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Performania: Festival Fever

Performania: Festival Fever

Aaron Mattocks, Tymberly Canale, Enrico D. Wey, Jennie Liu and Elizabeth DeMent in Big Dance Theater’s Big Dance: Short Form, which was performed as part of Austin’s Fusebox Festival.
Photo by Liz Lynch, courtesy of American Dance Institute (ADI).

Out On a Limb Dance Company members L. Brooke Schlecte, Sarah Newton, Katie Griffith and Erika Record. Photo by Nikki Riggs.
Out On a Limb Dance Company members L. Brooke Schlecte, Sarah Newton, Katie Griffith and Erika Record. Photo by Nikki Riggs.

I got it bad, festival fever.  And I am not alone; Texas is right there with me.  One of the most memorable events at Austin’s recent Fusebox Festival was a waffle chat on festivals, of all things.   Festival chiefs from all over North America gathered (and yes, waffles were served) to discuss what actually happens at these events. People talked about the collapse of space and time, forgetting to eat, basically a lot happening in a short period of time. It’s intense. We get taken away from our usual schedules. I felt that big time, traveling directly from Fusebox to CounterCurrent, the three-year old festival put on by University of Houston Cynthia Woods Mitchell Center for the Arts. During CounterCurrent, I felt like a stranger in my own city, with outings like Remote Houston’s eerie tour of the east side and downtown and Big Dance Theater’s equally enchanting docent tour at the Menil Collection, This Space Left Intentionally Blank. This is a good thing, and something festivals do well. But I’ll go with the collision of people as the big perk. To see Big Dance: Short Form, hangout with Big Dance Theater’s Annie-B Parson and Paul Lazar at the Fusebox Hub, then see them again at CounterCurrent in a completely different experience: that’s some classy festival-ing.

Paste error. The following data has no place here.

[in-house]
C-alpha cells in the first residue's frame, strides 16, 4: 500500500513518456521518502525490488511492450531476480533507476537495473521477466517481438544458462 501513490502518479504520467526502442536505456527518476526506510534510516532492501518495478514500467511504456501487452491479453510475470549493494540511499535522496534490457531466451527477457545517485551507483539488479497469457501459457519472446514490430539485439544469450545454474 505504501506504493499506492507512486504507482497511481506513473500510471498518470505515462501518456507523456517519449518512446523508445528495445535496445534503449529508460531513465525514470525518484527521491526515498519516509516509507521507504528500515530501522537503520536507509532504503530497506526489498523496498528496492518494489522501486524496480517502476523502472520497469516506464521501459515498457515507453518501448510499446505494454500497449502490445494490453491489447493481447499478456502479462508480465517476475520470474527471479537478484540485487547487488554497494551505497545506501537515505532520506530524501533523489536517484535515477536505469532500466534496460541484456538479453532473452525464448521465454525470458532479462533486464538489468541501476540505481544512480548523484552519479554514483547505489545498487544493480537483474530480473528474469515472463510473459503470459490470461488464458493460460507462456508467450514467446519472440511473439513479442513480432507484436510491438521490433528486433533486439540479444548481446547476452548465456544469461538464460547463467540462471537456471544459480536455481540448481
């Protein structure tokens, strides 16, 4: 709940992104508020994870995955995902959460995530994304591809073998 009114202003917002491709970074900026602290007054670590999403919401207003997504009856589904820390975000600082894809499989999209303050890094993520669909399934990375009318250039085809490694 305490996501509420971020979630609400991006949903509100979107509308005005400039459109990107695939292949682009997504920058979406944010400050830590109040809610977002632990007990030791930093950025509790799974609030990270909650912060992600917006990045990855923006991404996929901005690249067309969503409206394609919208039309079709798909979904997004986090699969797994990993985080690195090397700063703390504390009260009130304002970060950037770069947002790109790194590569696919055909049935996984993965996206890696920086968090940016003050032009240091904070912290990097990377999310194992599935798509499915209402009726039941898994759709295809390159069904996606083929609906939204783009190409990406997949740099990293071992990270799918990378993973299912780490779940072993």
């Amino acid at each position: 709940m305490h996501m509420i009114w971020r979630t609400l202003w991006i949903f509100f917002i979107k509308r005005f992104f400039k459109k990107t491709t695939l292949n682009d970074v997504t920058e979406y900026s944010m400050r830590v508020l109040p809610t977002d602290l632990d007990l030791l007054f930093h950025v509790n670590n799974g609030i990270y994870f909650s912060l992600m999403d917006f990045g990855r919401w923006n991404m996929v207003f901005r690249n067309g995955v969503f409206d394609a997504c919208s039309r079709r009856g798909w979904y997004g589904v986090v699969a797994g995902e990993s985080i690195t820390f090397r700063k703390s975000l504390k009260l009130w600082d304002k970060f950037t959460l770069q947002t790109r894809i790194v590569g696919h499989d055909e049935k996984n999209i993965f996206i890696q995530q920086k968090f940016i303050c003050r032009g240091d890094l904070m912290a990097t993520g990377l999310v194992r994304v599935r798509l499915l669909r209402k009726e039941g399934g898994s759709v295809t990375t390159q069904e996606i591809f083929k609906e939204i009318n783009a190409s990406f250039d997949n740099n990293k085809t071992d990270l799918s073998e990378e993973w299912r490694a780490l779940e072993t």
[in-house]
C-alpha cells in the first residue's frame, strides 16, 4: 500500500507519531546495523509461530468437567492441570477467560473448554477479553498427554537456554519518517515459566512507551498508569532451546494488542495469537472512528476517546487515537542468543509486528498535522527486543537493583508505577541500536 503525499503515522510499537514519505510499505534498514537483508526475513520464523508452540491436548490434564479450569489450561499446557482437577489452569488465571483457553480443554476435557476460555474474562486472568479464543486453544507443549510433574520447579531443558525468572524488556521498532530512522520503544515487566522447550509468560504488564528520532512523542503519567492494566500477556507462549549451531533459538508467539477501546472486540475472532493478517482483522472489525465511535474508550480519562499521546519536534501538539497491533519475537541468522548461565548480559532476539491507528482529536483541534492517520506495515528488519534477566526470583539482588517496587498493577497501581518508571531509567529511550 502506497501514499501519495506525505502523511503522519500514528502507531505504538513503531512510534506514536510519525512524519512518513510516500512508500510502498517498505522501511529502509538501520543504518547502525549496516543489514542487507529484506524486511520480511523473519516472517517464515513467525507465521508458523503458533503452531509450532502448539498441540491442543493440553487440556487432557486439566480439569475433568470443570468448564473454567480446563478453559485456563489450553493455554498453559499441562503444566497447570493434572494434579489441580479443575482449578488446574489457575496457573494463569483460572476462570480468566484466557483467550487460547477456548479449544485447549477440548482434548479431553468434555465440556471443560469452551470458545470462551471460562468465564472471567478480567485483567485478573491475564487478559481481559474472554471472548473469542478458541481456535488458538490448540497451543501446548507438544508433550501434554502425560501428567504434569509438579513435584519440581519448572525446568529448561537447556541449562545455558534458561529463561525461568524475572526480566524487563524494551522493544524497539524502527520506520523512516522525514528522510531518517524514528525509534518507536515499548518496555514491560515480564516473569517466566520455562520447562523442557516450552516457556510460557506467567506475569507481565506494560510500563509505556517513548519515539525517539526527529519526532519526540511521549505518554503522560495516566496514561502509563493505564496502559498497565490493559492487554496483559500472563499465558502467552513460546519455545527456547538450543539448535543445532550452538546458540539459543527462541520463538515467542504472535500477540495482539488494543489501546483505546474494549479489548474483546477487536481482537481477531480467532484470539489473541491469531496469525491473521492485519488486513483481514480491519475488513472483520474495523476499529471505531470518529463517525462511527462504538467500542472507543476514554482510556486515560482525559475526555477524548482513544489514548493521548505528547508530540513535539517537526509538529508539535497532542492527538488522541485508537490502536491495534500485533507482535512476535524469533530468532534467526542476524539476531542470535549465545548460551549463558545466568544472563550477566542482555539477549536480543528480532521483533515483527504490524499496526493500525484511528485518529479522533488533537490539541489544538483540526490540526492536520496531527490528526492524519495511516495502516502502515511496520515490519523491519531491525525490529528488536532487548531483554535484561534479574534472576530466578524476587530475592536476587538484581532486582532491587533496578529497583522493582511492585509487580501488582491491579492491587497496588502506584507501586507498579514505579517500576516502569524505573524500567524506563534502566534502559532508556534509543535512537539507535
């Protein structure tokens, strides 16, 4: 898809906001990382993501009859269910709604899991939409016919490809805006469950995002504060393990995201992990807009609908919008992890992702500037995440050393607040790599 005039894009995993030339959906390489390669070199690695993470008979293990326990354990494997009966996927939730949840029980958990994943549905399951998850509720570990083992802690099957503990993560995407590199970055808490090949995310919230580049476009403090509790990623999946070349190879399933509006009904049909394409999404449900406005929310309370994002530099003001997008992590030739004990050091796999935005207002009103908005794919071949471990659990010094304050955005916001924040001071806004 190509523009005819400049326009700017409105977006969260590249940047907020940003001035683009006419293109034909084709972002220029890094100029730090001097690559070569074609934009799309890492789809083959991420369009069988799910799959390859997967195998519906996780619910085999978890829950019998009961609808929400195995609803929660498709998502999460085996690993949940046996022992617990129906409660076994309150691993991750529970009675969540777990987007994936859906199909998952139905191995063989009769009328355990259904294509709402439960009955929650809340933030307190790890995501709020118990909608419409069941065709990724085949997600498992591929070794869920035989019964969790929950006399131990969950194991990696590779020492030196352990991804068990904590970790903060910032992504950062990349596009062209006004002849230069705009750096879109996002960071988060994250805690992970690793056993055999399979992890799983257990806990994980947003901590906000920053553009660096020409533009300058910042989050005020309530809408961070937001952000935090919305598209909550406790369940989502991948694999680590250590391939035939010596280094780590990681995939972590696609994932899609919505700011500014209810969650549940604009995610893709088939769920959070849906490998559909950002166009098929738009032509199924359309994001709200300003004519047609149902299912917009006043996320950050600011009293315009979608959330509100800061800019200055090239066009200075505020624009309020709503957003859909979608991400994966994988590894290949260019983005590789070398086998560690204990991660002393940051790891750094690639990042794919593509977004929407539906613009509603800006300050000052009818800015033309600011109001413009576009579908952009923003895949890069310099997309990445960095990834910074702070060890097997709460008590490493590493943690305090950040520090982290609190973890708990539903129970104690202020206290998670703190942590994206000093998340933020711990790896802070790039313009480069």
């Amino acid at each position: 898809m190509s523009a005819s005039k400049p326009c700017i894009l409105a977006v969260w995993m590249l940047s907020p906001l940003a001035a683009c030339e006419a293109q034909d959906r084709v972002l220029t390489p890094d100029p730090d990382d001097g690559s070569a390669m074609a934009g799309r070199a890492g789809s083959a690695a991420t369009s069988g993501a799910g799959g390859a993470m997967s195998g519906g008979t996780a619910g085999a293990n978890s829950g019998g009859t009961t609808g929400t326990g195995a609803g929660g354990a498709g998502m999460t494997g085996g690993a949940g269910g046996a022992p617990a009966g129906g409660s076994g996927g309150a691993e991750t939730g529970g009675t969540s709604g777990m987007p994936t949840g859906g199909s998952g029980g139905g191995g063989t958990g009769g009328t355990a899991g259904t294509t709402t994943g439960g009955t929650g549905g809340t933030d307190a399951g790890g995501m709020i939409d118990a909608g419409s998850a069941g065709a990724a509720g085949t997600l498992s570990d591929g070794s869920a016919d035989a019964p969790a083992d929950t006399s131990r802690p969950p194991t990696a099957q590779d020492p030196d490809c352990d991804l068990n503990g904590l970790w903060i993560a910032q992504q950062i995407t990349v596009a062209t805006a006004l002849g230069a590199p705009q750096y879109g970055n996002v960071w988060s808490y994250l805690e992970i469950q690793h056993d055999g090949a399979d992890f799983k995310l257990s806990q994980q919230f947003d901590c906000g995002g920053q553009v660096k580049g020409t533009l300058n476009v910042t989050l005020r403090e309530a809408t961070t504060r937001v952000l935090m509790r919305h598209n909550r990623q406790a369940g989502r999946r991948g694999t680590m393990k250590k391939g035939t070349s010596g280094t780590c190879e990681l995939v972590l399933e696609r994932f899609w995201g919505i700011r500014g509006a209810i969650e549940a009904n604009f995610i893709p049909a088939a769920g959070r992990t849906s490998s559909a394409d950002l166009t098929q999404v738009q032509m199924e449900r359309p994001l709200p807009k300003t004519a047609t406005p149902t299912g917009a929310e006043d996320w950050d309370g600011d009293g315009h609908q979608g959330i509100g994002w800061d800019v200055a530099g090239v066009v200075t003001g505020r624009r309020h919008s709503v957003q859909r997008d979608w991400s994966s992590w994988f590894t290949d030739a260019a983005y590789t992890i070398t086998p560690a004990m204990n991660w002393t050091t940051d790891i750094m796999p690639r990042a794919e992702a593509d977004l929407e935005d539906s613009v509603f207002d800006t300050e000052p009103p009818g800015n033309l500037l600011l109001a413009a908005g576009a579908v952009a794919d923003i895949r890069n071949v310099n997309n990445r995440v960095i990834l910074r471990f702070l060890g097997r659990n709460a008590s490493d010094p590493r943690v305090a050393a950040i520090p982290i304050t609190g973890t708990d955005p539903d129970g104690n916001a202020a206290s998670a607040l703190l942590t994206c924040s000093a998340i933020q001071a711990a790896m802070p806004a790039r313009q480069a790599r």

My'Kal Stromile of the Bruce Wood Dance Project in Bruce Wood’s Requiem. At Dallas DanceFest 2015. Photo by Sharen Bradford.
My’Kal Stromile of the Bruce Wood Dance Project in Bruce Wood’s Requiem. At Dallas DanceFest 2015. Photo by Sharen Bradford.

Dance in Texas is festival-ing up a storm, with new ones cropping up each year, and they are making a huge impact in the way Texas dances with each other. Austin Dance Festival, organized by Kathy Dunn Hamrick, has been a game-changer for the community. “The festival was founded to strengthen the role of modern dance as an art form. Austin Dance Festival gives as many artists as possible an opportunity to introduce their work to new audiences,” says Hamrick, artistic director of Kathy Dunn Hamrick Dance Company. “I’ve watched it become a catalyst for new work and a cultural destination event for attendees.”

And we can’t forget about the fine work happening at Texas’ long running tap festivals: Tapestry’s Soul to Sole, June 7-12 in Austin, and Third Coast Rhythm Project’s Summer Tap Fest, July 27-31 in San Antonio. For international dance, nothing puts Houston on the world dance map like Nancy Henderek’s Dance Salad Festival, April 13-15, 2017. Although it’s not in Texas, I can’t resist a little shout out to Jacob’s Pillow Dance Festival, where I will be a scholar in residence during August. Some Texas travels to the Pillow this summer when Joshua Peugh’s Dark Circles Contemporary Dance performs for the second time on the historic Inside/Out stage on July 28.